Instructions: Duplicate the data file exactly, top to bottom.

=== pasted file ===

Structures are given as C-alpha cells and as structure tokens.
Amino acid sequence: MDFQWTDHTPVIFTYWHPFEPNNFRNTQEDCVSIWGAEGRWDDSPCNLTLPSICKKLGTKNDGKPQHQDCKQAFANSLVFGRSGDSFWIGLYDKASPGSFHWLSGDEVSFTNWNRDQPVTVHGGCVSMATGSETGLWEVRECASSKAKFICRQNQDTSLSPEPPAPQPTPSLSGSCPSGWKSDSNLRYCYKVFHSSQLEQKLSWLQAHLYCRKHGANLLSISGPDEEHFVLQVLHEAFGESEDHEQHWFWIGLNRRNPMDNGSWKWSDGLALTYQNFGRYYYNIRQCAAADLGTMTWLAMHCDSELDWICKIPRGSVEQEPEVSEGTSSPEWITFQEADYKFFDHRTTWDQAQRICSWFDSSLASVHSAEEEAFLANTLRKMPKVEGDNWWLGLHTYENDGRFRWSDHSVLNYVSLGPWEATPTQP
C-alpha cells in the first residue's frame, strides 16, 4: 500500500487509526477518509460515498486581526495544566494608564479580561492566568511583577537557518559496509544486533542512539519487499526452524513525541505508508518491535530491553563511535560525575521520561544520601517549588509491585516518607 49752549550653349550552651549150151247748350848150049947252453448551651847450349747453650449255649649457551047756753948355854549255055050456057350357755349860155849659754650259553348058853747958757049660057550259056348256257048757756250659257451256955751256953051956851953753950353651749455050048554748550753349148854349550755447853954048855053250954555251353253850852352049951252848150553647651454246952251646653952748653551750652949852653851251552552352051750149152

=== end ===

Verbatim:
Structures are given as C-alpha cells and as structure tokens.
Amino acid sequence: MDFQWTDHTPVIFTYWHPFEPNNFRNTQEDCVSIWGAEGRWDDSPCNLTLPSICKKLGTKNDGKPQHQDCKQAFANSLVFGRSGDSFWIGLYDKASPGSFHWLSGDEVSFTNWNRDQPVTVHGGCVSMATGSETGLWEVRECASSKAKFICRQNQDTSLSPEPPAPQPTPSLSGSCPSGWKSDSNLRYCYKVFHSSQLEQKLSWLQAHLYCRKHGANLLSISGPDEEHFVLQVLHEAFGESEDHEQHWFWIGLNRRNPMDNGSWKWSDGLALTYQNFGRYYYNIRQCAAADLGTMTWLAMHCDSELDWICKIPRGSVEQEPEVSEGTSSPEWITFQEADYKFFDHRTTWDQAQRICSWFDSSLASVHSAEEEAFLANTLRKMPKVEGDNWWLGLHTYENDGRFRWSDHSVLNYVSLGPWEATPTQP
C-alpha cells in the first residue's frame, strides 16, 4: 500500500487509526477518509460515498486581526495544566494608564479580561492566568511583577537557518559496509544486533542512539519487499526452524513525541505508508518491535530491553563511535560525575521520561544520601517549588509491585516518607 49752549550653349550552651549150151247748350848150049947252453448551651847450349747453650449255649649457551047756753948355854549255055050456057350357755349860155849659754650259553348058853747958757049660057550259056348256257048757756250659257451256955751256953051956851953753950353651749455050048554748550753349148854349550755447853954048855053250954555251353253850852352049951252848150553647651454246952251646653952748653551750652949852653851251552552352051750149152